3. Rafe, two years ago I would have agreed with your statement. Now, I’m not so sure. Obama and the Democrats have taken fiscal irresponsibility to a new level since winning in ’08.

    That said, I certainly don’t think Republicans like Burr will change their ways but I do think there are some serious budget hawks in the Republican party, just not enough of them yet.

    We need to raise revenue and cut spending and we need to do both by a fairly significant amount, I don’t see anyone in Washington willing to bite the bullet. I guess guys like Obey would rather bail than fix the problem they created. He could have taken a stand and passed a real PAYGO bill (how many times have Dems already gone around that? 4? 5 times?).

    Both political parties are a joke right now.

  4. I don’t agree that Obama has been fiscally irresponsible. Restoring economic growth has to be the biggest part of fixing the deficit issue, and the stimulus bill was important to restoring economic growth, as were the bailouts, even though I hate them. Both policies could have been better designed by a benevolent dictator, but they weren’t awful. And health care reform puts a lot of pieces in place that should help rein in the growth in health care costs that are going to cause Medicare to blow up the federal budget over the next couple of decades. I look at Obama and see that he at least has a plan. As best as I can tell, the Republicans do not.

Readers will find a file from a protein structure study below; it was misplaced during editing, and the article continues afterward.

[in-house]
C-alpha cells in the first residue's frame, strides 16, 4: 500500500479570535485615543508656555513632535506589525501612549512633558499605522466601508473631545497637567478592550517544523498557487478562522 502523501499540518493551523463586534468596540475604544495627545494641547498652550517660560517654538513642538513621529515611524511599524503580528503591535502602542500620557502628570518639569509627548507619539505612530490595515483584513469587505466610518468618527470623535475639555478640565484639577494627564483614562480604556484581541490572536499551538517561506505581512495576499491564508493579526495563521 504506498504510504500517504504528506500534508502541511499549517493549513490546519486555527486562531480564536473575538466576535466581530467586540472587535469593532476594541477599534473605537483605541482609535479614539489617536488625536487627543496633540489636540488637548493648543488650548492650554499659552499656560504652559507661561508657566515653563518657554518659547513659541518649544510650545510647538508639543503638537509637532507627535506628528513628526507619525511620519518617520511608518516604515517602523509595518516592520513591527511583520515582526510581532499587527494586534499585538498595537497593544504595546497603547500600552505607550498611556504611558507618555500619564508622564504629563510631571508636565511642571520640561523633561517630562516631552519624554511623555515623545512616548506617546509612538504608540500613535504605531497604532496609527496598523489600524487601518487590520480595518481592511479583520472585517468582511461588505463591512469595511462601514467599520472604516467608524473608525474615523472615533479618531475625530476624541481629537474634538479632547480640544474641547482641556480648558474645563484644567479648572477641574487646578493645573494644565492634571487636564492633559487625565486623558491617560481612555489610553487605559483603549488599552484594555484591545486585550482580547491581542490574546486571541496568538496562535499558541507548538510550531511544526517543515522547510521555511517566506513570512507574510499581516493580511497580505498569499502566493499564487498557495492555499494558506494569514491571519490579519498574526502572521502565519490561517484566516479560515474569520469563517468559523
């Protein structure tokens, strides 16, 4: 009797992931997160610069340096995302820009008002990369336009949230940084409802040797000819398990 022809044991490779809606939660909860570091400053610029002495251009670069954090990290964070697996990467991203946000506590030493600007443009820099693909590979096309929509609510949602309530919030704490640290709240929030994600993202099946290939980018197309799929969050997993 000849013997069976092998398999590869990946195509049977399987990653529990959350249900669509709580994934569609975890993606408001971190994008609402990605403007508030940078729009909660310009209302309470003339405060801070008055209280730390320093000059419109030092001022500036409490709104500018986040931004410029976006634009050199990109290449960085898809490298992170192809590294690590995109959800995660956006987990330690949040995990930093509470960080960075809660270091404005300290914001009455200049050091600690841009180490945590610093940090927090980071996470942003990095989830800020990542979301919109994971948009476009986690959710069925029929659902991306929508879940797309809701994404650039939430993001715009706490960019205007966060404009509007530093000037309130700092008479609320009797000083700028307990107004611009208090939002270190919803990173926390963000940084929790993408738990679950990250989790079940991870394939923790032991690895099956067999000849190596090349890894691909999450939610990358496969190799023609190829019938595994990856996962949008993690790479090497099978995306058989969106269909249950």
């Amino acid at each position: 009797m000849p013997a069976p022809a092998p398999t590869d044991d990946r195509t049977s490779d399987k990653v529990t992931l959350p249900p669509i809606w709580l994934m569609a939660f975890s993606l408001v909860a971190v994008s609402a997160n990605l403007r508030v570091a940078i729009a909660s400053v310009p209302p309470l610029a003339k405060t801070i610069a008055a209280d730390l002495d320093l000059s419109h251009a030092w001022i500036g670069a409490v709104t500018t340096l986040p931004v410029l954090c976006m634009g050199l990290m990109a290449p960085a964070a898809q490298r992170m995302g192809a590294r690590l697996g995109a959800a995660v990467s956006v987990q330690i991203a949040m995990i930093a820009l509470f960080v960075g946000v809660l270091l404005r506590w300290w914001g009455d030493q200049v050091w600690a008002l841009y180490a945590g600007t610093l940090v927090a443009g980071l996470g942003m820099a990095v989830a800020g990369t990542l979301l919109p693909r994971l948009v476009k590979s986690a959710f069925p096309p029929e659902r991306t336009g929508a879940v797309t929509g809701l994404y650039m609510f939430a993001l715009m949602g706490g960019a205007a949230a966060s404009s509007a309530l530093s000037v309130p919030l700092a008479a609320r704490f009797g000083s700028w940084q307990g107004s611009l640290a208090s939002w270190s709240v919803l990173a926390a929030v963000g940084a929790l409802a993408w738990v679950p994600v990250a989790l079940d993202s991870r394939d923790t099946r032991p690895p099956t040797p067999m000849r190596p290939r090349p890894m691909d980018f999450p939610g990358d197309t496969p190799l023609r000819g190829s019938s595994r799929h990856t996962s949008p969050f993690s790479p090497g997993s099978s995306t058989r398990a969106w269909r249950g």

They know as well as Democrats do that Medicare is the biggest threat to national solvency, and yet during health care reform, they lined up behind the “no cuts to Medicare” position. That’s not responsible. When they were in charge, they passed tax cuts and new entitlements with no plans to pay for them at all. Obama has not done that at all.

    Honestly, I would love it if the Republicans were serious about getting the deficit under control. They are going to have success this fall and are going to be a big part of governing the country forever, but I just don’t see them as proposing serious solutions to any of the country’s real problems. It’s depressing.

  5. We just have to agree to disagree. We both agree on the problems, but we definitely disagree on the solutions and I’ll leave it at that. I disagree so much so that it’s gotten to the point where after a 18 year run as an Independent/Libertarian I’m considering registering as a Republican.

  6. Jeff, if you do, just remember where the bulk of the $13T came from.